Recently Identified Mutations in the Ebola Virus-Makona Genome Do Not Alter Pathogenicity in Animal Models

Andrea Marzi, Spencer Chadinah, Elaine Haddock, Friederike Feldmann, Nicolette Arndt, Cynthia Martellaro, Dana P. Scott, Patrick W. Hanley, Tolbert G. Nyenswah, Samba Sow, Moses Massaquoi, Heinz Feldmann

Research output: Contribution to journalArticlepeer-review

25 Scopus citations


Ebola virus (EBOV), isolate Makona, the causative agent of the West African EBOV epidemic, has been the subject of numerous investigations to determine the genetic diversity and its potential implication for virus biology, pathogenicity, and transmissibility. Despite various mutations that have emerged over time through multiple human-to-human transmission chains, their biological relevance remains questionable. Recently, mutations in the glycoprotein GP and polymerase L, which emerged and stabilized early during the outbreak, have been associated with improved viral fitness in cell culture. Here, we infected mice and rhesus macaques with EBOV-Makona isolates carrying or lacking those mutations. Surprisingly, all isolates behaved very similarly independent of the genotype, causing severe or lethal disease in mice and macaques, respectively. Likewise, we could not detect any evidence for differences in virus shedding. Thus, no specific biological phenotype could be associated with these EBOV-Makona mutations in two animal models. Marzi et al. demonstrate that recently identified mutations in the EBOV-Makona genome, which appeared during the West African epidemic, do not significantly alter pathogenicity in IFNAR−/− mice and rhesus macaques. Other factors may have been more important for increased case numbers, case fatalities, and human-to-human transmission during this unprecedented epidemic.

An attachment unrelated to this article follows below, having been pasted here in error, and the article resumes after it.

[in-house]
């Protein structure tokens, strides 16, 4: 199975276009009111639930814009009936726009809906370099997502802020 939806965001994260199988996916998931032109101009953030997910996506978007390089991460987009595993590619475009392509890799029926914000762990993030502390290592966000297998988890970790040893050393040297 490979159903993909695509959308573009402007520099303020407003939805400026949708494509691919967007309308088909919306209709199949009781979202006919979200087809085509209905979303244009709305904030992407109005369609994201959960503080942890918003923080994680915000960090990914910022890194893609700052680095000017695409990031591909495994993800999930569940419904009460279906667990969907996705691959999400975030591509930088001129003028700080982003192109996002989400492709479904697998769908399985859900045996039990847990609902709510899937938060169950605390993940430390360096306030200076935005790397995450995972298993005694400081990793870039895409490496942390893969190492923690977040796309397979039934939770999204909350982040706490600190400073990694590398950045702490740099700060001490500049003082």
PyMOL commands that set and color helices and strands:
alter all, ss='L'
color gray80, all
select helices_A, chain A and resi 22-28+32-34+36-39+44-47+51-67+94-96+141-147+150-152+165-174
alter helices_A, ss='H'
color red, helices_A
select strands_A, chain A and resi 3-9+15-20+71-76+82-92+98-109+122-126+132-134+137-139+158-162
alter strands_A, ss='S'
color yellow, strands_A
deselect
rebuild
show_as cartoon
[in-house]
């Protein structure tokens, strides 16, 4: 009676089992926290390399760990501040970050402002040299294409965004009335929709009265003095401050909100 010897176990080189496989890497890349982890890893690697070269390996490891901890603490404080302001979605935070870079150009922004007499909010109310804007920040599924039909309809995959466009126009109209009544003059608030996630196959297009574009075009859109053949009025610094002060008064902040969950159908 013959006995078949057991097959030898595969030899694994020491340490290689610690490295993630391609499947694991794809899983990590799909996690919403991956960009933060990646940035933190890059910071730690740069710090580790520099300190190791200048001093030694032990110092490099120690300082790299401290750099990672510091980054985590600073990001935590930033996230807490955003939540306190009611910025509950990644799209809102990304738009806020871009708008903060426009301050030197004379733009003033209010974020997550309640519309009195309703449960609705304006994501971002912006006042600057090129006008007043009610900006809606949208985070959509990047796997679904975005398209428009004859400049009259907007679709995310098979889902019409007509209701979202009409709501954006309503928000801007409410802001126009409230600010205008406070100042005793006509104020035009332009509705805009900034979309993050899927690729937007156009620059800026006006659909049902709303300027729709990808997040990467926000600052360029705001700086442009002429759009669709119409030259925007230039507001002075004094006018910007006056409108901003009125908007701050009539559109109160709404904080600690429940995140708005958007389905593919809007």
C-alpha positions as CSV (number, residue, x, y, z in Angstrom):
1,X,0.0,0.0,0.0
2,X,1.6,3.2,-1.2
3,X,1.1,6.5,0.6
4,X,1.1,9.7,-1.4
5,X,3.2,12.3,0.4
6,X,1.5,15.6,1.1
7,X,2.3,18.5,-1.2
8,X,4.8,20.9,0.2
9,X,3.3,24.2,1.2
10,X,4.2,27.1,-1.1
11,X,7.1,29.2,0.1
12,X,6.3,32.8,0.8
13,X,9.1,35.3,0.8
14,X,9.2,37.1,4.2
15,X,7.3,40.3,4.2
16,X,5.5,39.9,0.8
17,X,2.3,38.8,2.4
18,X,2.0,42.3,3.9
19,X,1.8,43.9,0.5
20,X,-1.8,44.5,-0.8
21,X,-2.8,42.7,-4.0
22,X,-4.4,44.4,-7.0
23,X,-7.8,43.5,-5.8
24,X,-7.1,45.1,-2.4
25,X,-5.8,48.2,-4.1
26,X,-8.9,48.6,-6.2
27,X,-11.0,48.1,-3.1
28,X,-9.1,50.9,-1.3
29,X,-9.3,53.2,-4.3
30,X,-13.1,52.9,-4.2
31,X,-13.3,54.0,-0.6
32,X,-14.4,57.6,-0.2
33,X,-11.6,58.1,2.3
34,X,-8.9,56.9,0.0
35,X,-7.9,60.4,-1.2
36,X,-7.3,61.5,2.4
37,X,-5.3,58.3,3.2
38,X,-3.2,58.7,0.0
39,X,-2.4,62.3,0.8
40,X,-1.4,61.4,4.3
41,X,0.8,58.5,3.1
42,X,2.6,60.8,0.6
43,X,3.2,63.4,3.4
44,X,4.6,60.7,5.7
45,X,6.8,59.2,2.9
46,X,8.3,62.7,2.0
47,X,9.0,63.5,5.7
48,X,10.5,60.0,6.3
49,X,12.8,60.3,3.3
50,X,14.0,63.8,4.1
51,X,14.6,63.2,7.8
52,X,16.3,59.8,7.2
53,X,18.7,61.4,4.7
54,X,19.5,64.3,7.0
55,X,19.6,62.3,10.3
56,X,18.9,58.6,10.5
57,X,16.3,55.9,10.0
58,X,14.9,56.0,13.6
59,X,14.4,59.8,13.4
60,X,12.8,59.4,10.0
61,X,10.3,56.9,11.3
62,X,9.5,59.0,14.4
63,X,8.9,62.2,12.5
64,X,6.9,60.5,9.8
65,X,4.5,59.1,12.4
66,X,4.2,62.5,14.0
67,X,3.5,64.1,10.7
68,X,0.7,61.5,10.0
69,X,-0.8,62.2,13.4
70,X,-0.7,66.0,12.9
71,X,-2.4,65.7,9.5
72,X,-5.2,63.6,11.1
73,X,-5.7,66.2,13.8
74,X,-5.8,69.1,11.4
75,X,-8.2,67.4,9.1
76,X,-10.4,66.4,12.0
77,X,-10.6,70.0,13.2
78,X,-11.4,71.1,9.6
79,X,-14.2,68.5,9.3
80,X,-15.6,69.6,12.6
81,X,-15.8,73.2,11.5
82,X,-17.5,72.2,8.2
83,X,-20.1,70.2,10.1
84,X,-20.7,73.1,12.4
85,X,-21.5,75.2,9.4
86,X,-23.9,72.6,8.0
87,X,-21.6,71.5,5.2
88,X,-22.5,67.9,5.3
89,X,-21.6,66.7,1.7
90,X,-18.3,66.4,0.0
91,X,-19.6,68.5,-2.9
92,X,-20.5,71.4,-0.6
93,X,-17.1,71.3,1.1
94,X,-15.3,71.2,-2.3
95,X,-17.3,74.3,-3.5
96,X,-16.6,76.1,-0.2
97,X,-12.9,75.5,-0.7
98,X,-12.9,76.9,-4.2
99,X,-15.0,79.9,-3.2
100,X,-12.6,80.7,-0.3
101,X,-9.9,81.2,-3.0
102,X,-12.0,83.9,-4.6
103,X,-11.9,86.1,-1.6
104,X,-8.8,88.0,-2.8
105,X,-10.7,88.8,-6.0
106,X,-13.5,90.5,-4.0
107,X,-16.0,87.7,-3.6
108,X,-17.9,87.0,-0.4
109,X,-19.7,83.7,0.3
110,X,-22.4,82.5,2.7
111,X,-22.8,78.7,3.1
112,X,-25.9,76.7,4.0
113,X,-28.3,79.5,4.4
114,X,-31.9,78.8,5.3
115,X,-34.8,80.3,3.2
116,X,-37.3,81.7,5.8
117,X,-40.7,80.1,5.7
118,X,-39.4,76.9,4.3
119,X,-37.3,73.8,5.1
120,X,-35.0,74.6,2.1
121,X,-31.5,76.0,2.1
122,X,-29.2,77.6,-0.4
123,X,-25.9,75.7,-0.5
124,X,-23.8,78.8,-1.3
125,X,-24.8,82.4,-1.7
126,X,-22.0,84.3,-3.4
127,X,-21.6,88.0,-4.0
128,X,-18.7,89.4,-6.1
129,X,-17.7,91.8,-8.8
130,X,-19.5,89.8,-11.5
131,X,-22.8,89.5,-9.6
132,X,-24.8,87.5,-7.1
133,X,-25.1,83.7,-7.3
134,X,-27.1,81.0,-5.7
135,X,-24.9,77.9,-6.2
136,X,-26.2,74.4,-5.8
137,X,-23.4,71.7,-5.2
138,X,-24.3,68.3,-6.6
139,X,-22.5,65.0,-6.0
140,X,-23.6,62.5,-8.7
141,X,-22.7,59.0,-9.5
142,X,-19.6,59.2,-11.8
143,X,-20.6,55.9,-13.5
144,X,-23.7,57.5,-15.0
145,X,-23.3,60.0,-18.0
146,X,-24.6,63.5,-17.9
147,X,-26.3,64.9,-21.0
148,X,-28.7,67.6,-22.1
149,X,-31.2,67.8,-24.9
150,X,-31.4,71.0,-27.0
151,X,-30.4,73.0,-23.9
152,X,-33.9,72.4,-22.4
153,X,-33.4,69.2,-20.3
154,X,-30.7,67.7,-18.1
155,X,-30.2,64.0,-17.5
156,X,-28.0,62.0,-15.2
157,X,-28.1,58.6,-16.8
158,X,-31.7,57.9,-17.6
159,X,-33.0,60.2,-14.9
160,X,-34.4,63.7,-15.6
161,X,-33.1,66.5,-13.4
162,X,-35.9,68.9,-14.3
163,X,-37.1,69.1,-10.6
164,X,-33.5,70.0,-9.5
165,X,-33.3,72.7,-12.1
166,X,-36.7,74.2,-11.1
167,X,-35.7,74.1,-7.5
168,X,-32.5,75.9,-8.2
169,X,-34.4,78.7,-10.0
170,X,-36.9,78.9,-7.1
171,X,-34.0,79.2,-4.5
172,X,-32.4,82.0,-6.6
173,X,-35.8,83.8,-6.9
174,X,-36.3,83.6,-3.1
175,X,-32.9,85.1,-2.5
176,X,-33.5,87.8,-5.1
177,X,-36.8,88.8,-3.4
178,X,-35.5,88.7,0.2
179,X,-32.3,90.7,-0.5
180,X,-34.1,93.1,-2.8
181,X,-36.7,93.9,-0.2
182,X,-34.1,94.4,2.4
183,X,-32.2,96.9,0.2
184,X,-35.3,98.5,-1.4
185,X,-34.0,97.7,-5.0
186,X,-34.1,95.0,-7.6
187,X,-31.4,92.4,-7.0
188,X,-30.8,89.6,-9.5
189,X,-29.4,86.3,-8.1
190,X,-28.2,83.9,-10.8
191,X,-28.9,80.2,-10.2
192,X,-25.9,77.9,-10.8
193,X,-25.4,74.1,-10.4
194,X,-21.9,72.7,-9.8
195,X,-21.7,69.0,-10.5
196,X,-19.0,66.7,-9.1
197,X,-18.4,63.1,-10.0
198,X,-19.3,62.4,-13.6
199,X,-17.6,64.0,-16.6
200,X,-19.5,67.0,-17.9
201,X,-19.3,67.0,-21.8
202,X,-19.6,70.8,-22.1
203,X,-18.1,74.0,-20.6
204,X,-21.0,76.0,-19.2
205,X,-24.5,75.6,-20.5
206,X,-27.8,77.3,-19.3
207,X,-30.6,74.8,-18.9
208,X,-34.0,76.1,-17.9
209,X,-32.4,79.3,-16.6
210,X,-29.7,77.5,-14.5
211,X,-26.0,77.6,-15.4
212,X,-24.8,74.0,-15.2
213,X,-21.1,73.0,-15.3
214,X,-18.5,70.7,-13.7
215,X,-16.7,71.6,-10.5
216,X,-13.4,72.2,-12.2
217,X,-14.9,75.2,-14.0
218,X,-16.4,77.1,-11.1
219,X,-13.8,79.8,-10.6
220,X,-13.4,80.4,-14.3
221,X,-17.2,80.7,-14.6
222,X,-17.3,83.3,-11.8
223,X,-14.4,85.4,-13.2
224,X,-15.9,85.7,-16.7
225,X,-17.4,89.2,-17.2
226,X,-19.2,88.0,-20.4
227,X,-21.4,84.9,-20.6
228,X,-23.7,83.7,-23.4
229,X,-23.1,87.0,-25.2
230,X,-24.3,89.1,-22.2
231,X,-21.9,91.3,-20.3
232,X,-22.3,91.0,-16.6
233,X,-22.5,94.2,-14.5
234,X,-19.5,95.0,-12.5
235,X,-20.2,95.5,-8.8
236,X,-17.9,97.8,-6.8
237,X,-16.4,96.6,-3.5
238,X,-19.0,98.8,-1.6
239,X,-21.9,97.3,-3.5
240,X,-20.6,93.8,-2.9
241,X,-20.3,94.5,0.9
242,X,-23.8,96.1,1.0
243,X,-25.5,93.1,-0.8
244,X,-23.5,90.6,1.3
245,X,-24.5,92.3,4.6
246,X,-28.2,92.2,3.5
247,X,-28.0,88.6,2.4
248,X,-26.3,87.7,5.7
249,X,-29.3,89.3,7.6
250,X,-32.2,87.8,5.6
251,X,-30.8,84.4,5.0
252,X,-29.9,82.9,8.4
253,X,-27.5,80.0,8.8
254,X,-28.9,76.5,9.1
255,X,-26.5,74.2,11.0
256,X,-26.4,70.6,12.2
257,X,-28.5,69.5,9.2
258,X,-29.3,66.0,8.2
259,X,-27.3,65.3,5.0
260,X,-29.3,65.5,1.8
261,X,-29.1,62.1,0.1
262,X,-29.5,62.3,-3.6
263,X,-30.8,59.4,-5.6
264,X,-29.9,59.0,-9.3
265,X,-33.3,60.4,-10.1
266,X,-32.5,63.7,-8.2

Original languageEnglish (US)
Pages (from-to)1806-1816
Number of pages11
JournalCell Reports
Issue number6
StatePublished - May 8 2018
Externally publishedYes


  • Ebola Makona
  • Ebola virus
  • GP mutation A82V
  • L mutation D759G
  • West African epidemic
  • glycoprotein GP
  • pathogenicity
  • polymerase L

ASJC Scopus subject areas

  • Biochemistry, Genetics and Molecular Biology(all)


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